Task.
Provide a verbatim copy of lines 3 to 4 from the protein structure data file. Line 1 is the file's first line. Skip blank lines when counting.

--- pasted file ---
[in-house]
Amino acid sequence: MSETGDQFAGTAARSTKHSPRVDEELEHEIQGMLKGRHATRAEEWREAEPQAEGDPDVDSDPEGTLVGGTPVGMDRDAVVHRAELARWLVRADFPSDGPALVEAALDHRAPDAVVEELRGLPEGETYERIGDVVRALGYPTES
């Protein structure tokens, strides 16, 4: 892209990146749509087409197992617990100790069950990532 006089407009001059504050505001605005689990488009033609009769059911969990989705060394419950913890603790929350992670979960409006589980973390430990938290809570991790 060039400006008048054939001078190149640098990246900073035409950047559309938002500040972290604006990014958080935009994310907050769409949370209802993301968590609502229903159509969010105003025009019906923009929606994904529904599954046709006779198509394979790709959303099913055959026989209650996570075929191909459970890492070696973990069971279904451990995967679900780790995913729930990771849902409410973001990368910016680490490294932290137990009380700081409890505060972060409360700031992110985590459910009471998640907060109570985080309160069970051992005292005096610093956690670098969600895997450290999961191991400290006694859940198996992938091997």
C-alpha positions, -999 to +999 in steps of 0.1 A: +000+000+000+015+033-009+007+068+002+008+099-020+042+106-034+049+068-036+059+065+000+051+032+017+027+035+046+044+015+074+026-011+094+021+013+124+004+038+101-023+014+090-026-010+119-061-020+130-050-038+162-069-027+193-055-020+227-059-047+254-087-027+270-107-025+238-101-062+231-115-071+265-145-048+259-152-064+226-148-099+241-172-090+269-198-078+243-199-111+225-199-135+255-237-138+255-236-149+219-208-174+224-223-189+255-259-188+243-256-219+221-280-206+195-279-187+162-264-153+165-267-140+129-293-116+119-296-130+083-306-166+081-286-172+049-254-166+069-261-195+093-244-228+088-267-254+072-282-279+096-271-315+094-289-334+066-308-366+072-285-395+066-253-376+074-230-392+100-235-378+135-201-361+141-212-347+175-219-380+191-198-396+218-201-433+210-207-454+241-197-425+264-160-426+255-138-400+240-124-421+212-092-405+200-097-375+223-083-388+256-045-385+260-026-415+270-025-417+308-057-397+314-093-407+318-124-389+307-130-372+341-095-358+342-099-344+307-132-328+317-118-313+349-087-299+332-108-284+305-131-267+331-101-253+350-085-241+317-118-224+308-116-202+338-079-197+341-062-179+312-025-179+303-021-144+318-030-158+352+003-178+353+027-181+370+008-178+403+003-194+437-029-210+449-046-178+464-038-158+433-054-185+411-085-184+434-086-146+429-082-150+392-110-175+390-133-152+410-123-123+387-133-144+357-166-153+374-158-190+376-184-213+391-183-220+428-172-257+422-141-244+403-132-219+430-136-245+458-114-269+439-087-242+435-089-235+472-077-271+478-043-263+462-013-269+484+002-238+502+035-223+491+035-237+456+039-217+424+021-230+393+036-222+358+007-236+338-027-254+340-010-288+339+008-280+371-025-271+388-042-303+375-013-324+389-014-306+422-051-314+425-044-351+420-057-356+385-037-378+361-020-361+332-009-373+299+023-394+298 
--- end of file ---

């Protein structure tokens, strides 16, 4: 892209990146749509087409197992617990100790069950990532 006089407009001059504050505001605005689990488009033609009769059911969990989705060394419950913890603790929350992670979960409006589980973390430990938290809570991790 060039400006008048054939001078190149640098990246900073035409950047559309938002500040972290604006990014958080935009994310907050769409949370209802993301968590609502229903159509969010105003025009019906923009929606994904529904599954046709006779198509394979790709959303099913055959026989209650996570075929191909459970890492070696973990069971279904451990995967679900780790995913729930990771849902409410973001990368910016680490490294932290137990009380700081409890505060972060409360700031992110985590459910009471998640907060109570985080309160069970051992005292005096610093956690670098969600895997450290999961191991400290006694859940198996992938091997």
C-alpha positions, -999 to +999 in steps of 0.1 A: +000+000+000+015+033-009+007+068+002+008+099-020+042+106-034+049+068-036+059+065+000+051+032+017+027+035+046+044+015+074+026-011+094+021+013+124+004+038+101-023+014+090-026-010+119-061-020+130-050-038+162-069-027+193-055-020+227-059-047+254-087-027+270-107-025+238-101-062+231-115-071+265-145-048+259-152-064+226-148-099+241-172-090+269-198-078+243-199-111+225-199-135+255-237-138+255-236-149+219-208-174+224-223-189+255-259-188+243-256-219+221-280-206+195-279-187+162-264-153+165-267-140+129-293-116+119-296-130+083-306-166+081-286-172+049-254-166+069-261-195+093-244-228+088-267-254+072-282-279+096-271-315+094-289-334+066-308-366+072-285-395+066-253-376+074-230-392+100-235-378+135-201-361+141-212-347+175-219-380+191-198-396+218-201-433+210-207-454+241-197-425+264-160-426+255-138-400+240-124-421+212-092-405+200-097-375+223-083-388+256-045-385+260-026-415+270-025-417+308-057-397+314-093-407+318-124-389+307-130-372+341-095-358+342-099-344+307-132-328+317-118-313+349-087-299+332-108-284+305-131-267+331-101-253+350-085-241+317-118-224+308-116-202+338-079-197+341-062-179+312-025-179+303-021-144+318-030-158+352+003-178+353+027-181+370+008-178+403+003-194+437-029-210+449-046-178+464-038-158+433-054-185+411-085-184+434-086-146+429-082-150+392-110-175+390-133-152+410-123-123+387-133-144+357-166-153+374-158-190+376-184-213+391-183-220+428-172-257+422-141-244+403-132-219+430-136-245+458-114-269+439-087-242+435-089-235+472-077-271+478-043-263+462-013-269+484+002-238+502+035-223+491+035-237+456+039-217+424+021-230+393+036-222+358+007-236+338-027-254+340-010-288+339+008-280+371-025-271+388-042-303+375-013-324+389-014-306+422-051-314+425-044-351+420-057-356+385-037-378+361-020-361+332-009-373+299+023-394+298 